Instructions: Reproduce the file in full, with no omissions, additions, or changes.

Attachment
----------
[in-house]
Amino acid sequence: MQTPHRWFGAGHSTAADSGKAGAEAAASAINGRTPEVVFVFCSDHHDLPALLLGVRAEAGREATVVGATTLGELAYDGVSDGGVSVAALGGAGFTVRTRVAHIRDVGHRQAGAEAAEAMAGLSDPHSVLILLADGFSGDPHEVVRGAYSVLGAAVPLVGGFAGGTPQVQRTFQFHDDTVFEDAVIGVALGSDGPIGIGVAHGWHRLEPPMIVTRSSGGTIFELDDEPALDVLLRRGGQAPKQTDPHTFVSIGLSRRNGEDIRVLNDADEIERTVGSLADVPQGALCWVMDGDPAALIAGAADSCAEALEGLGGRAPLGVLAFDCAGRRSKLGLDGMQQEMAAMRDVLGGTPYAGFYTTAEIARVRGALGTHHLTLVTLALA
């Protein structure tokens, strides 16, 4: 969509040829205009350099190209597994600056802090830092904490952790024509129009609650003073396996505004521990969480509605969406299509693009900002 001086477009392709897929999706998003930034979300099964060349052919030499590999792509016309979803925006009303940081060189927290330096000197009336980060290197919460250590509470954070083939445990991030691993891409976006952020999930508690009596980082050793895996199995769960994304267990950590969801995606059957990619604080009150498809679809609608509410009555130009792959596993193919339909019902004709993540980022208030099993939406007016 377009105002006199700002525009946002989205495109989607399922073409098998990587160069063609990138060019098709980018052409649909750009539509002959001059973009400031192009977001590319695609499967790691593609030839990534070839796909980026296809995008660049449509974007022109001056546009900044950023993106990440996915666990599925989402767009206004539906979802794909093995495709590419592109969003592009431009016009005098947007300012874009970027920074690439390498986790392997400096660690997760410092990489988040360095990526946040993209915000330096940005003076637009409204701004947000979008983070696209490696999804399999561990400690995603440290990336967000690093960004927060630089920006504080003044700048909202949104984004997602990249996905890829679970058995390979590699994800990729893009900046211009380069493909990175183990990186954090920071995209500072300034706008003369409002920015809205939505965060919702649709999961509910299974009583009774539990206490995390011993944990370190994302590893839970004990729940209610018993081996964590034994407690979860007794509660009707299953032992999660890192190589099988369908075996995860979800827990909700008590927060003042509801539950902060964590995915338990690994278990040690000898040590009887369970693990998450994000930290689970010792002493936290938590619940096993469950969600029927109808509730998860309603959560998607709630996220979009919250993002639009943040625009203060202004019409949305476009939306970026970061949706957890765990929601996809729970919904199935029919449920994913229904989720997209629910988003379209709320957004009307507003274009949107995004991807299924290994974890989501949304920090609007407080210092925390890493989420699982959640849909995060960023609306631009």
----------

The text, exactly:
[in-house]
Amino acid sequence: MQTPHRWFGAGHSTAADSGKAGAEAAASAINGRTPEVVFVFCSDHHDLPALLLGVRAEAGREATVVGATTLGELAYDGVSDGGVSVAALGGAGFTVRTRVAHIRDVGHRQAGAEAAEAMAGLSDPHSVLILLADGFSGDPHEVVRGAYSVLGAAVPLVGGFAGGTPQVQRTFQFHDDTVFEDAVIGVALGSDGPIGIGVAHGWHRLEPPMIVTRSSGGTIFELDDEPALDVLLRRGGQAPKQTDPHTFVSIGLSRRNGEDIRVLNDADEIERTVGSLADVPQGALCWVMDGDPAALIAGAADSCAEALEGLGGRAPLGVLAFDCAGRRSKLGLDGMQQEMAAMRDVLGGTPYAGFYTTAEIARVRGALGTHHLTLVTLALA
């Protein structure tokens, strides 16, 4: 969509040829205009350099190209597994600056802090830092904490952790024509129009609650003073396996505004521990969480509605969406299509693009900002 001086477009392709897929999706998003930034979300099964060349052919030499590999792509016309979803925006009303940081060189927290330096000197009336980060290197919460250590509470954070083939445990991030691993891409976006952020999930508690009596980082050793895996199995769960994304267990950590969801995606059957990619604080009150498809679809609608509410009555130009792959596993193919339909019902004709993540980022208030099993939406007016 377009105002006199700002525009946002989205495109989607399922073409098998990587160069063609990138060019098709980018052409649909750009539509002959001059973009400031192009977001590319695609499967790691593609030839990534070839796909980026296809995008660049449509974007022109001056546009900044950023993106990440996915666990599925989402767009206004539906979802794909093995495709590419592109969003592009431009016009005098947007300012874009970027920074690439390498986790392997400096660690997760410092990489988040360095990526946040993209915000330096940005003076637009409204701004947000979008983070696209490696999804399999561990400690995603440290990336967000690093960004927060630089920006504080003044700048909202949104984004997602990249996905890829679970058995390979590699994800990729893009900046211009380069493909990175183990990186954090920071995209500072300034706008003369409002920015809205939505965060919702649709999961509910299974009583009774539990206490995390011993944990370190994302590893839970004990729940209610018993081996964590034994407690979860007794509660009707299953032992999660890192190589099988369908075996995860979800827990909700008590927060003042509801539950902060964590995915338990690994278990040690000898040590009887369970693990998450994000930290689970010792002493936290938590619940096993469950969600029927109808509730998860309603959560998607709630996220979009919250993002639009943040625009203060202004019409949305476009939306970026970061949706957890765990929601996809729970919904199935029919449920994913229904989720997209629910988003379209709320957004009307507003274009949107995004991807299924290994974890989501949304920090609007407080210092925390890493989420699982959640849909995060960023609306631009």